The segment from Route 5 to Route 14 was planned as freeway but never upgraded. When they built the Antelope Valley Fwy (Route 14), they also built a stub of this freeway, which juts out as a long overpass on Via Princesa. You can only get on that stub by going northbound on Route 14. The exit is called "Canyon Country/Sierra Hwy".

The segment from Route 5 to Route 14 will be replaced with the Cross Valley Connector (see below). According to the City of Santa Clarita, The Cross Valley Connector (CVC) is an 8½ mile roadway that connects to various streets, running from the I-5/Route 126 to Route 14. It is a $230+ Million project, and should be completed in 2006.

 

Pre 1964 Signage History

In 1934, Route 126 was signed along the route from Jct. US 101 near Ventura to Jct. US 99 at Castaic, via Santa Paula. It was LRN 79. The portion between Castaic Junction (US 99/I-5) and US 101 (LRN 2)) was defined in 1931. The portion from US 99/I-5 to Route 14 was originally part of the 1909 definition of LRN 4; it was routed off LRN 4 in 1939. It was adopted as a conventional highway by California Highway Commission on June 3, 1938. It was adopted as a freeway on April 19, 1956 from US 101 S of the City of Ventura NE-ly to the City of Santa Paula.

 

Status

Much of this is freeway. As of 4/94, only the portion from Route 101 to Santa Paula, and from about .5 mi E of Route 5 to Route 5, was freeway. As of 2001, the entire route is, at minimum, 4 lanes.

In August 2011, the CTC approved $500,000 in SHOPP funding for repairs in Camarillo, at Wells Road off ramp, that will rebuild the slope and place rock slope protection at one location to minimize erosion.

In May 2010, the CTC approved for route adoption a project in Los Angeles County that will construct a grade-separated interchange at the existing signalized interchange of Route 126 and Commerce Drive near the city of Santa Clarita. As part of the project, Route 126 would be realigned to the south over a recently constructed embankment. The project is entirely funded from Metro Proposition C funds and private funds from Newhall Land and Farming Company. Total estimated project cost is $40,900,000 for capital and support. Construction is estimated to begin in Fiscal Year 2009-10. The project will involve construction activities that will result in potential impacts to water quality and noise. In addition, construction activities will be occurring in the habitat of the Peirson’s morning glory, a federal species of concern. As part of this, the CTC designated Route 126 in Los Angeles County from Castaic Creek to Route 5 west of City of Santa Clarita as a Controlled Access Highway. The proposed improvements will increase highway capacity, improve traffic operations, enhance driver safety and accommodate planned growth within the project area. Adoption of the proposed segment as a freeway is not practical because it would eliminate the Fire Department required emergency entrance/exit from an adjacent property owner. Attempts to maintain the required exits would severely reduce the commercial value of the property.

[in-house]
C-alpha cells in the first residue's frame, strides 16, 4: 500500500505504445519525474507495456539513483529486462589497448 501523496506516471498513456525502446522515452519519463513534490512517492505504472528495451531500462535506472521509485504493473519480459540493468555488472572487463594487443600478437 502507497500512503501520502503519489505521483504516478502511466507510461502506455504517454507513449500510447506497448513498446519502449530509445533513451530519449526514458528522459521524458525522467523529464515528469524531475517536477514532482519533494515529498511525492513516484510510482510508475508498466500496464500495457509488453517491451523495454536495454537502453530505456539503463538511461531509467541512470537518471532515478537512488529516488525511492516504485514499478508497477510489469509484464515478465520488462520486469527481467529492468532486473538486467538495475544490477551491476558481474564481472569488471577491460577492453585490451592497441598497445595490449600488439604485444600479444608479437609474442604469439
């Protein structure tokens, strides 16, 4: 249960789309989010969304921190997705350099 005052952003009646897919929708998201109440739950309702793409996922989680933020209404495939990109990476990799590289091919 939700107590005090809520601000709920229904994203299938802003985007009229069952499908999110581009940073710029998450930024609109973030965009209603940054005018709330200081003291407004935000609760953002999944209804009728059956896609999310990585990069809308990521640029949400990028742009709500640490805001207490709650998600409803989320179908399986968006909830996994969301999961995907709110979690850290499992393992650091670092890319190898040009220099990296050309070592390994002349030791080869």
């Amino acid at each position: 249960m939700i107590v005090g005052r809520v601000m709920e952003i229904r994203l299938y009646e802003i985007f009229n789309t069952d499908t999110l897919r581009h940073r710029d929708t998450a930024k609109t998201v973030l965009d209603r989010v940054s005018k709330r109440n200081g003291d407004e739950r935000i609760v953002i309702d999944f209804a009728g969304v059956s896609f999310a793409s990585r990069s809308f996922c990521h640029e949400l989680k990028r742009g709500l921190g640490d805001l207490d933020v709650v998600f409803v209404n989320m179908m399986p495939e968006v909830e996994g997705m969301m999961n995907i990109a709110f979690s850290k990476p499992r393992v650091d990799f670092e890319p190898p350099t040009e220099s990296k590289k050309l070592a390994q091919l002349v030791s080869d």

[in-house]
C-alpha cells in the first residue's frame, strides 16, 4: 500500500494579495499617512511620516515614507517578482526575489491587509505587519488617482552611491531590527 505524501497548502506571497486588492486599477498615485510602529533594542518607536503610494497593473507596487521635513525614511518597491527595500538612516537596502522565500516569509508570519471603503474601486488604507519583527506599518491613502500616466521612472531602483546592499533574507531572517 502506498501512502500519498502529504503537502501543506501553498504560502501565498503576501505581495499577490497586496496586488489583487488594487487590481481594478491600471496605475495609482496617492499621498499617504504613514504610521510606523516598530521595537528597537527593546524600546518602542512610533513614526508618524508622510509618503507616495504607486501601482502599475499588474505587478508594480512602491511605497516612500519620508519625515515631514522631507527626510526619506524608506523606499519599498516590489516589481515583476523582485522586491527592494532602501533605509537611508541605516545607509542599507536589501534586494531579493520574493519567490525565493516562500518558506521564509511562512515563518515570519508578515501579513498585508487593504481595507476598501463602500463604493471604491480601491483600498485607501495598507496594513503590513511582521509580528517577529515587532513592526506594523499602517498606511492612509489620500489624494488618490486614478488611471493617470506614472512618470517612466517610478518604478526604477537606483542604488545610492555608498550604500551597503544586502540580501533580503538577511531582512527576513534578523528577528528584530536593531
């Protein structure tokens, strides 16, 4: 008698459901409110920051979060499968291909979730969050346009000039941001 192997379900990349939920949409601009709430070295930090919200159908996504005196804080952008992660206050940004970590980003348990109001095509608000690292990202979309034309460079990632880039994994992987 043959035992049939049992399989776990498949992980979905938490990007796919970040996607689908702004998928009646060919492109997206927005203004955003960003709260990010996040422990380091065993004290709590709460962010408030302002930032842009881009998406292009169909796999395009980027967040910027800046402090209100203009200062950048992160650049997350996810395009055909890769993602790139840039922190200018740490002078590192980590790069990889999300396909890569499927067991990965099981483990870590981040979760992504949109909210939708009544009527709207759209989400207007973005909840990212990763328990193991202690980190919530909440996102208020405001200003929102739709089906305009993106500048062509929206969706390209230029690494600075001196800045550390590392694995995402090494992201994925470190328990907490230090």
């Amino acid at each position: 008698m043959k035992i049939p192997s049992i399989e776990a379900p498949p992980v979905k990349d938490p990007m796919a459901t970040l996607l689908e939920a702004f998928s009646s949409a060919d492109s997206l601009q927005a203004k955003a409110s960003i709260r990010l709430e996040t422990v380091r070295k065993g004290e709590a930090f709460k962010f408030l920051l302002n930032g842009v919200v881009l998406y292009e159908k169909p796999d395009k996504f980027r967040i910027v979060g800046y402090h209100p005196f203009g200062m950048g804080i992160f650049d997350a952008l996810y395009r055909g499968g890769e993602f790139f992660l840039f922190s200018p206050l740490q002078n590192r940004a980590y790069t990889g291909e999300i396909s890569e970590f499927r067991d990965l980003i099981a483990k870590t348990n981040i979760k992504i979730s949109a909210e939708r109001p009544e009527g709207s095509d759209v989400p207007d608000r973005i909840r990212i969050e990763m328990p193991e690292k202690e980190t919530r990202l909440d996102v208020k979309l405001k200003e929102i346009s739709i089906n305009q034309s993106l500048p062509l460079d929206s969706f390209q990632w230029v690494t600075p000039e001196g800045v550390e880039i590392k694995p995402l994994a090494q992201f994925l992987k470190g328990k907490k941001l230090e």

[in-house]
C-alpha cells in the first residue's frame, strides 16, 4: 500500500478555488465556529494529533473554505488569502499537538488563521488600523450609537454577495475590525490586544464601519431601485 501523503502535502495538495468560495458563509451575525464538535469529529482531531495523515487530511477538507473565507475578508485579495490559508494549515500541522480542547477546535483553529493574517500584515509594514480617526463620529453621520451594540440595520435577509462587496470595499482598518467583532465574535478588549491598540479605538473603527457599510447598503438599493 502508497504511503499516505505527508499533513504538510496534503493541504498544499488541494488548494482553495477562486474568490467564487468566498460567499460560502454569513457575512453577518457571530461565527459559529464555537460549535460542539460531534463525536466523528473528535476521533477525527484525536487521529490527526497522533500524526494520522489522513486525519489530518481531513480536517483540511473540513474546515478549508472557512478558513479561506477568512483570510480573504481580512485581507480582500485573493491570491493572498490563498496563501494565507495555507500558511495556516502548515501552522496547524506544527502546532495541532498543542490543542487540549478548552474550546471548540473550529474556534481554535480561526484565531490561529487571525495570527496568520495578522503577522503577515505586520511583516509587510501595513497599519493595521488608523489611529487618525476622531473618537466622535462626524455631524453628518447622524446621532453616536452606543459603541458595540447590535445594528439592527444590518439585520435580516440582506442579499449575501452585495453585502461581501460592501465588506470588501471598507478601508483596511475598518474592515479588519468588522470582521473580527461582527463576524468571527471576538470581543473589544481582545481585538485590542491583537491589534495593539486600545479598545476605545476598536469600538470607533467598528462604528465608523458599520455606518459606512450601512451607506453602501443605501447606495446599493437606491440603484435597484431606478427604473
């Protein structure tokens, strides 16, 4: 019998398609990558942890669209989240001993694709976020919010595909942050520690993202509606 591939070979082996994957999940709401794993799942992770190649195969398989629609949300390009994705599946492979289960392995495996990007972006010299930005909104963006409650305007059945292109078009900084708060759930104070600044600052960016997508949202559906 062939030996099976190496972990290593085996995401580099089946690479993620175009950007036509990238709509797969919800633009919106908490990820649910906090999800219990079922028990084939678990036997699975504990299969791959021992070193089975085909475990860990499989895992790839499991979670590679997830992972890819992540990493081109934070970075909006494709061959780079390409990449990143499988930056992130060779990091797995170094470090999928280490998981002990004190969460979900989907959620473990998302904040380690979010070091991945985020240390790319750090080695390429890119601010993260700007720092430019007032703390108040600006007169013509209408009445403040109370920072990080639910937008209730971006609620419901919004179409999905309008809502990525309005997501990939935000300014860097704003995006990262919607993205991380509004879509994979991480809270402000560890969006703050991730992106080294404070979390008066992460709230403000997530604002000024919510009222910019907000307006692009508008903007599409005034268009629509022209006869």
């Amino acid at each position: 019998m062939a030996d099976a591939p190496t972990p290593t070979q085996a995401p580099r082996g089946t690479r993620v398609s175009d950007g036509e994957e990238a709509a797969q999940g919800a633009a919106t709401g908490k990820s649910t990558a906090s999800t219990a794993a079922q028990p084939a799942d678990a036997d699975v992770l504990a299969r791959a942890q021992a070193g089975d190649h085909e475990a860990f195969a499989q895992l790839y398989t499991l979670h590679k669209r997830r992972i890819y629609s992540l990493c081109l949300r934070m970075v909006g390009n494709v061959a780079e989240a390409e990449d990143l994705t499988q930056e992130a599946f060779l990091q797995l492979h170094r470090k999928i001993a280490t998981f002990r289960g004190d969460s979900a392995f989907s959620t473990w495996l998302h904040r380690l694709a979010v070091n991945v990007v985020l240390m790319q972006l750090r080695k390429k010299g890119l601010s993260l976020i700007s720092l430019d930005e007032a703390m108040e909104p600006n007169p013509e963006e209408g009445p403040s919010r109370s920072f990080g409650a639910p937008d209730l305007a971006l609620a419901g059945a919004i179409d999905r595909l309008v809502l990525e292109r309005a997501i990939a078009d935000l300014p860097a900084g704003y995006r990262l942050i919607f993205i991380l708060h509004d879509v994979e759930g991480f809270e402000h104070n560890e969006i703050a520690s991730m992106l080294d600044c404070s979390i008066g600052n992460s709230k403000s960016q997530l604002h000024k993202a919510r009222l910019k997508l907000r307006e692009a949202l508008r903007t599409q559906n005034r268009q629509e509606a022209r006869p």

In July 2013, it was reported that a partnership of state and county agencies planned to break ground in mid-July or early August on a $50 million project to expand and reroute Route 126 near the Valencia Commerce Center. As designed, the project would entail construction of a bridge to lift Route 126 over Commerce Center Drive in Castaic, improving traffic flow on both routes. The projectwould also add new lanes on the highway, expanding it to three in each direction. The project also includes adding on- and off-ramps from Route 126 to Commerce Center Drive and Henry Mayo Drive, realigning and extending Henry Mayo Drive, adding new traffic signals at the intersection of Commerce Center and Henry Mayo drives and at the intersection of Route 126 and the access road to the Valencia Travel Village RV park. It also entails planting new landscaping to help stabilize the bank of the Santa Clara River near Route 126 and removing some invasive species to improve water flow in the river. The project is slated to be complete in late 2016. $9 million in funding for the project comes from a Metro grant, the remainder is in the form of bridge and major thoroughfare construction fees. Those fees are part of the costs that accompany residential and commercial development, such as the Newhall Ranch residential development project, which would add more than 20,000 homes along Route 126.

In January 2002 and April 2002, the CTC voted on relinquishment of the portion of the route in the City of Santa Paula that was bypassed by the new freeway portion, PM 13.5.

Cross-Valley Connector

According to Don Hagstrom, in 1990, Caltrans offered to build a 126 Freeway from Route 14 to I-5. Santa Clarita declined the offer. Instead, they planned to make up for this by constructing a "Cross Valley Arterial." This would work as follows: Starting at the interchange between I-5 and Route 126, Santa Clarita will construct Newhall Ranch Road, a 6 and 8 lane arterial that will be a de-facto extension of Route 126. The road itself will not be a freeway and it will not carry the CA-126 designation (in fact, the CTC planned back then to decommission this segment). On the other side (near Route 14), Golden Valley Road would be extended westward to meet up with Newhall Ranch Road. Somewhere in here the Santa Clara River would have to be crossed. There also would be a grade-separated interchange built between Golden Valley and Soledad Canyon Road.